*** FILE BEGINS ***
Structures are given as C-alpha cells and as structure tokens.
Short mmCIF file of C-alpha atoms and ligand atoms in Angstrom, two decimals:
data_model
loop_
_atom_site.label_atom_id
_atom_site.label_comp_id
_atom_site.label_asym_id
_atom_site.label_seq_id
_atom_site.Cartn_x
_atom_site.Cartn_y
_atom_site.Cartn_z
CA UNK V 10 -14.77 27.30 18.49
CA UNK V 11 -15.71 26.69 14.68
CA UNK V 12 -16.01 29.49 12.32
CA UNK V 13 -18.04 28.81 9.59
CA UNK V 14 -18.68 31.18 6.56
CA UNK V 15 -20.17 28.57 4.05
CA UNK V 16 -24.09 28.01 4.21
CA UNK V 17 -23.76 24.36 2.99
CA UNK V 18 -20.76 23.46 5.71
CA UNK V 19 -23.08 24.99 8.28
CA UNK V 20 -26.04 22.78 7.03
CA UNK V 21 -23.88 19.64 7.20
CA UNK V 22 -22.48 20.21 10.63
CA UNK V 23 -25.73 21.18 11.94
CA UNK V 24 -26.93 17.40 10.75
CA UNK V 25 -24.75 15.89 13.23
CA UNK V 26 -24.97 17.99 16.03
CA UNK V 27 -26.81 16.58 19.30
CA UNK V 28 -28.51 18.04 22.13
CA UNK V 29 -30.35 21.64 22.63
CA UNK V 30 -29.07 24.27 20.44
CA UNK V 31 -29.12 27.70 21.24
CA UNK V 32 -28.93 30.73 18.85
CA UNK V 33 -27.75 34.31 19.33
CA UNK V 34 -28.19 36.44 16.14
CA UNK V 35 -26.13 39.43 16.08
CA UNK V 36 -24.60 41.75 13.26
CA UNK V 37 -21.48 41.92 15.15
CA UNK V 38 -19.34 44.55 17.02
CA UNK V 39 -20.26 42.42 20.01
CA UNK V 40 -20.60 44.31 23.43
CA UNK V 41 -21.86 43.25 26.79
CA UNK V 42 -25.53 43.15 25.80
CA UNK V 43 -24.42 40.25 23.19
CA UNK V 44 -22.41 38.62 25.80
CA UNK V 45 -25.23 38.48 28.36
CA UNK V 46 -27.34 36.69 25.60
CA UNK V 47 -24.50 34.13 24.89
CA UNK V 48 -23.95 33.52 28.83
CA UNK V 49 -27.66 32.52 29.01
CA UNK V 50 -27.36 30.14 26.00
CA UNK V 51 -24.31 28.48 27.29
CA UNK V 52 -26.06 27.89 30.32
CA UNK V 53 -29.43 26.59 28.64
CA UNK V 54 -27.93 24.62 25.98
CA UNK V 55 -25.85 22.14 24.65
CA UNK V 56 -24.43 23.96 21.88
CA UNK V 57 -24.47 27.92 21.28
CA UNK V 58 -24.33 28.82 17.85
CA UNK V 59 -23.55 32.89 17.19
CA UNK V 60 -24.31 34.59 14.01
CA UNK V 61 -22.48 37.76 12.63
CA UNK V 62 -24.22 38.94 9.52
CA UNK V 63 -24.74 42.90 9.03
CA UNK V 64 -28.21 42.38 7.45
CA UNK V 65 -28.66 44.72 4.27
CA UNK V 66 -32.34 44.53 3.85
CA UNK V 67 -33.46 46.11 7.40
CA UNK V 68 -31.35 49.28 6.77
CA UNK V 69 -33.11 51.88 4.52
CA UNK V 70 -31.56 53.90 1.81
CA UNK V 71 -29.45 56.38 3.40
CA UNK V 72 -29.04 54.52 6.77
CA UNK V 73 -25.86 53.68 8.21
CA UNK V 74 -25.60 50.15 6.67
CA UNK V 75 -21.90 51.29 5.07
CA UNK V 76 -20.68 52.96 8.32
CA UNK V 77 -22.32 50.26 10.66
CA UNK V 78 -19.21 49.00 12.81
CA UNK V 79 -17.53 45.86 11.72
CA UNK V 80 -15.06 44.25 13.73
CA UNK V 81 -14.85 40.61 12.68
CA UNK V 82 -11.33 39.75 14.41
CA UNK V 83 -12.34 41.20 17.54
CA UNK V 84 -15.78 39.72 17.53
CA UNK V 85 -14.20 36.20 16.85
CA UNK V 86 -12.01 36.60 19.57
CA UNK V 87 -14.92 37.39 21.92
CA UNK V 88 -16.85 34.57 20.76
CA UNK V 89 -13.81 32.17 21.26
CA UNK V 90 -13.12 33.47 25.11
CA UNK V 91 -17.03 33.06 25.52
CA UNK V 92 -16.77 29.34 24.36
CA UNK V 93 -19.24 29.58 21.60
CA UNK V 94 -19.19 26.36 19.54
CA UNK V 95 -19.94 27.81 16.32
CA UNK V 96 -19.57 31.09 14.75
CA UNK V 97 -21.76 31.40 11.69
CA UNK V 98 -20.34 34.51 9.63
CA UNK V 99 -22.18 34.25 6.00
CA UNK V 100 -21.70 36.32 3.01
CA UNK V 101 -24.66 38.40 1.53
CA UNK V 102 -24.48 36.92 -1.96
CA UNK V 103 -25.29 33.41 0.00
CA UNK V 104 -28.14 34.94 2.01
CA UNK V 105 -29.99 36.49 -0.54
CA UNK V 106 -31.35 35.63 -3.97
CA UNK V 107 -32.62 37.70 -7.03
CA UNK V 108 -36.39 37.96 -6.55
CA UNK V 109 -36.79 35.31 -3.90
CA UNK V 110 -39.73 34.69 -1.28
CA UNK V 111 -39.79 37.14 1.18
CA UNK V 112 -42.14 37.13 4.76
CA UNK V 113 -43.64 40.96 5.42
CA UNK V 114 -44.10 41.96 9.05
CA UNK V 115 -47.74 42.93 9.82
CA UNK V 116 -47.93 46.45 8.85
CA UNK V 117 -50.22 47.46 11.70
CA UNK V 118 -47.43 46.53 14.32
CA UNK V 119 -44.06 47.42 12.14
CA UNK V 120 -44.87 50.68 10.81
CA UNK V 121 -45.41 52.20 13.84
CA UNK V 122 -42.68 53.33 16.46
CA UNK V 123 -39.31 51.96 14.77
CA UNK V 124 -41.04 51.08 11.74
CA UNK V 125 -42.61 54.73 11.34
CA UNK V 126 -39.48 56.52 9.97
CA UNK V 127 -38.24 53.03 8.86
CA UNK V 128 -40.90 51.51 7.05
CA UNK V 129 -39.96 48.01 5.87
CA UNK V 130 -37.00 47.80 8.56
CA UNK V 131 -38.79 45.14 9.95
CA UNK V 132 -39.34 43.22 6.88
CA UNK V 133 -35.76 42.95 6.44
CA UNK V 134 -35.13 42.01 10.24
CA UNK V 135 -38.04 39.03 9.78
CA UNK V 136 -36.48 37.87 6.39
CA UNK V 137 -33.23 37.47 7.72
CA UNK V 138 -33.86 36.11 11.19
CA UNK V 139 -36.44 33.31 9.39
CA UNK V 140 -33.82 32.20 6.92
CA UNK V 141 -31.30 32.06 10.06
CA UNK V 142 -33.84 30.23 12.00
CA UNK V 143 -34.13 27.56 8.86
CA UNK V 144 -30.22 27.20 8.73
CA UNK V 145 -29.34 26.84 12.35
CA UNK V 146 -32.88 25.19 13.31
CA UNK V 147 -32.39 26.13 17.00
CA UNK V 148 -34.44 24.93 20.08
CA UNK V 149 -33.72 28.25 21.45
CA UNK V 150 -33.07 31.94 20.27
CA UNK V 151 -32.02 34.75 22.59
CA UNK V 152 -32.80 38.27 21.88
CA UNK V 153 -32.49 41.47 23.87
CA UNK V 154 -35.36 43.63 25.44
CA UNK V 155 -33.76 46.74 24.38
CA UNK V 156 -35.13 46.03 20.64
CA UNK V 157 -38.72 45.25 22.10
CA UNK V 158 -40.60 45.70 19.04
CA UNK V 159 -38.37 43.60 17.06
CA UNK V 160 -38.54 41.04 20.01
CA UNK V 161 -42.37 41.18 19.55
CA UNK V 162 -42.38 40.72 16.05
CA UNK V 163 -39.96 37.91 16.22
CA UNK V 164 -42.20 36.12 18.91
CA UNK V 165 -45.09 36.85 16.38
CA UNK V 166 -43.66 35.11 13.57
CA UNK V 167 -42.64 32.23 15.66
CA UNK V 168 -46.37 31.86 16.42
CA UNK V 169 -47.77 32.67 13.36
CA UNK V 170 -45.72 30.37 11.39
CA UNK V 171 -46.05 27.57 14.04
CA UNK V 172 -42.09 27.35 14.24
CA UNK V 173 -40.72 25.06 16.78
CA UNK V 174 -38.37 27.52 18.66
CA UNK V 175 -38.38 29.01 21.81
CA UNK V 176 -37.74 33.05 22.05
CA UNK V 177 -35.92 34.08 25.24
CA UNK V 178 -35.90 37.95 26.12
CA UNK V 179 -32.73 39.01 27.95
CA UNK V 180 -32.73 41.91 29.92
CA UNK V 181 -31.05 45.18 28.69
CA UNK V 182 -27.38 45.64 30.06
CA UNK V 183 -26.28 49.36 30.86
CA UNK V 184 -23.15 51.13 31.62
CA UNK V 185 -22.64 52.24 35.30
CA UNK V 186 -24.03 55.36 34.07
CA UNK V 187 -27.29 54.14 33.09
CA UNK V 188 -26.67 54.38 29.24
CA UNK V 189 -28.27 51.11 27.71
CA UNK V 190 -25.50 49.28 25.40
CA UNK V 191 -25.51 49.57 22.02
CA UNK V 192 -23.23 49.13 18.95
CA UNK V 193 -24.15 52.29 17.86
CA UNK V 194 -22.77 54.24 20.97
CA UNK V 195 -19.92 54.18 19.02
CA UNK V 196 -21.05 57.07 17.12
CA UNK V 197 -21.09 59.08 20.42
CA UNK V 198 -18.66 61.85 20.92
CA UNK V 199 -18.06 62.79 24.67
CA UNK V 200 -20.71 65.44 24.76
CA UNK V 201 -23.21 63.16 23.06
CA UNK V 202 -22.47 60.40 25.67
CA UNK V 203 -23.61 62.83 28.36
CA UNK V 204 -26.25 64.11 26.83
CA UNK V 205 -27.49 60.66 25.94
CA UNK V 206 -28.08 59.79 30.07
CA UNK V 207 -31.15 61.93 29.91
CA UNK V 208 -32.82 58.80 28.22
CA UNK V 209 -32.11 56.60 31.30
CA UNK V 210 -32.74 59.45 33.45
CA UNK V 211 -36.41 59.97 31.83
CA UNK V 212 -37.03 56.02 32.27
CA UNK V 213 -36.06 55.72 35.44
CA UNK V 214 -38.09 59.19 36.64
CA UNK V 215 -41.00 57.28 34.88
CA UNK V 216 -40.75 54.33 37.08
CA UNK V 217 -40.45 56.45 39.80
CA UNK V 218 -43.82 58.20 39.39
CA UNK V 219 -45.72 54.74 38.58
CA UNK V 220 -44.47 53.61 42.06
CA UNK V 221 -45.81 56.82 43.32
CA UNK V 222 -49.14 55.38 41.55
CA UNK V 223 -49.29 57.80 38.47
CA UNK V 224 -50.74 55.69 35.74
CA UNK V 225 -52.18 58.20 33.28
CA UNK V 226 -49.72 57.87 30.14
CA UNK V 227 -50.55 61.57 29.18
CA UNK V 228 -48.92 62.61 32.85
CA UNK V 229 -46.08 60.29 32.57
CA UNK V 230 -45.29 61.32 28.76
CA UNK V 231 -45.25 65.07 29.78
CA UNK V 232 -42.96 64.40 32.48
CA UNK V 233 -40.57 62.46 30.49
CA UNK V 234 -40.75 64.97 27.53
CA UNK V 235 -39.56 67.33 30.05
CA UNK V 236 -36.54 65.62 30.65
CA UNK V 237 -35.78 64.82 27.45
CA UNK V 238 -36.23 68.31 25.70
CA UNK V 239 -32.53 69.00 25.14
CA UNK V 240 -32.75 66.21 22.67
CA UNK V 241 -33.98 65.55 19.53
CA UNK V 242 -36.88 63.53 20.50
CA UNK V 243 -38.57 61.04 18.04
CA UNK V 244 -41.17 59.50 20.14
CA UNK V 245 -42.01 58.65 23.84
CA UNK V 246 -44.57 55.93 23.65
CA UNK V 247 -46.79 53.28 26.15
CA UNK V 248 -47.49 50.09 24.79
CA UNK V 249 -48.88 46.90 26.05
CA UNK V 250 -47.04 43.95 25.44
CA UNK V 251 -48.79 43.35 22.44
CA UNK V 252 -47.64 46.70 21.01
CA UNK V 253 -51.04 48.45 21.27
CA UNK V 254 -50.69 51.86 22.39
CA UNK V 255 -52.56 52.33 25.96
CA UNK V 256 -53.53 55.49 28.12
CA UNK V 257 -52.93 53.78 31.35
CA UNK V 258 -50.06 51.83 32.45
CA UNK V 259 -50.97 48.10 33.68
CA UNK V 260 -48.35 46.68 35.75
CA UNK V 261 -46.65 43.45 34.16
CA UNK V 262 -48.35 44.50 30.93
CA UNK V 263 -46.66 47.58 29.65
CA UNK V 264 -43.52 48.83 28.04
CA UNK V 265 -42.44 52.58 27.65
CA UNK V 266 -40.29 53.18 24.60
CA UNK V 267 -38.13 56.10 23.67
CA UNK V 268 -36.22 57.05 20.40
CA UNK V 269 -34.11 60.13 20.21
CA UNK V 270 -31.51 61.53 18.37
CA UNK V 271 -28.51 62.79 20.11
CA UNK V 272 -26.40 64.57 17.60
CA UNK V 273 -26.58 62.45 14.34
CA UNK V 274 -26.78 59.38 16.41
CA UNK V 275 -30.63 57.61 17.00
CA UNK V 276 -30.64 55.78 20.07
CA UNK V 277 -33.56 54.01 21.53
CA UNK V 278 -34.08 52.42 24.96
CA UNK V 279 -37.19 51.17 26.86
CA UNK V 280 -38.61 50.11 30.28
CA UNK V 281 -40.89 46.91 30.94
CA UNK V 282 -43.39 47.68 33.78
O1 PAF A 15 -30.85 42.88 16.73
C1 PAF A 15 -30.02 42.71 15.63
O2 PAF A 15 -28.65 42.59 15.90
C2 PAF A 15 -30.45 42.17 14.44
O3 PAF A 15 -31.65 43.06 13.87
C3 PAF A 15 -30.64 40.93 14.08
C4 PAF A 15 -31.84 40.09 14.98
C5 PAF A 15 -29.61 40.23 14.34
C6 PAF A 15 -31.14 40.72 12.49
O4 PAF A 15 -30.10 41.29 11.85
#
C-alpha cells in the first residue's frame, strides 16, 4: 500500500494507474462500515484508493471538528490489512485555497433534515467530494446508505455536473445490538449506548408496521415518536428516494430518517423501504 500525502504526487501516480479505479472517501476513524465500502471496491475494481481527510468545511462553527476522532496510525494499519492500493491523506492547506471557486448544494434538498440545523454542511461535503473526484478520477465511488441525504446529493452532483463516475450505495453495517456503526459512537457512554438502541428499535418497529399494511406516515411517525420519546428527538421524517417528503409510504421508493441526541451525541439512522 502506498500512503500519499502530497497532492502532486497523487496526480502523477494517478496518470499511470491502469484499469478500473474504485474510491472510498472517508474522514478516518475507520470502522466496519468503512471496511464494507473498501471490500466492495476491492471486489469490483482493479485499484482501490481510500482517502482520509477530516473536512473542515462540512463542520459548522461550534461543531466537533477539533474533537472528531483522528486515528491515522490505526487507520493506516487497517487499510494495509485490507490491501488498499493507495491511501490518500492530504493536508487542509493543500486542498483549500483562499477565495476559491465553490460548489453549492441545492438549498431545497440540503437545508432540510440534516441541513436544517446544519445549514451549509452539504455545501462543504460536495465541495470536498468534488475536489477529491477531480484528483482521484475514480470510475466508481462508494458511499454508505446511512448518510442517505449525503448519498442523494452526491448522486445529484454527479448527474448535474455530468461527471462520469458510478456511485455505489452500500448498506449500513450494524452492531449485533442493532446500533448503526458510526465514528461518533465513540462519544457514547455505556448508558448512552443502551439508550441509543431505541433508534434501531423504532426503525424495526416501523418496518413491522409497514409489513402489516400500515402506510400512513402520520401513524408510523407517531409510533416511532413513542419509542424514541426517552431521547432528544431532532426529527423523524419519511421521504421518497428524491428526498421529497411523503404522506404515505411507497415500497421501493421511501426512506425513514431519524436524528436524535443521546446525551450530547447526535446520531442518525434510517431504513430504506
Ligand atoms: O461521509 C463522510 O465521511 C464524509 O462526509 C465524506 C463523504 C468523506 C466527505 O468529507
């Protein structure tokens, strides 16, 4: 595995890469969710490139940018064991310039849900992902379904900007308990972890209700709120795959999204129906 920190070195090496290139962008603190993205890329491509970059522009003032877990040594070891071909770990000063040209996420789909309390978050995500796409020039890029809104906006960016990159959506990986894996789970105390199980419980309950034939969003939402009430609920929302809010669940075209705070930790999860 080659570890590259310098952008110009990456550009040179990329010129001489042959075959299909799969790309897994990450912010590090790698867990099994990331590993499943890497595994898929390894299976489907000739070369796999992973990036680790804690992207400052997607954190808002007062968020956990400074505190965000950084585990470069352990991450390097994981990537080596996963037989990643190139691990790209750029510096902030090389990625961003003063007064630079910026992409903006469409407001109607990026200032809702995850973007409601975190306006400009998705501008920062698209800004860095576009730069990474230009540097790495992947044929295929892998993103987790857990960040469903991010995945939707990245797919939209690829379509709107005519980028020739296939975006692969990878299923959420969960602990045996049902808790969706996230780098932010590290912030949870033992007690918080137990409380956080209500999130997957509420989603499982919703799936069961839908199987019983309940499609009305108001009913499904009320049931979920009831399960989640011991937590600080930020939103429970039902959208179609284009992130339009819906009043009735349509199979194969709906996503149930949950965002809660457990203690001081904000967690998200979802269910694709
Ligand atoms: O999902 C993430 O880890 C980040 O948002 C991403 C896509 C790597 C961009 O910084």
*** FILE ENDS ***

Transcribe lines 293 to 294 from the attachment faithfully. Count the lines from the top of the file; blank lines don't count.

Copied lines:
C6 PAF A 15 -31.14 40.72 12.49
O4 PAF A 15 -30.10 41.29 11.85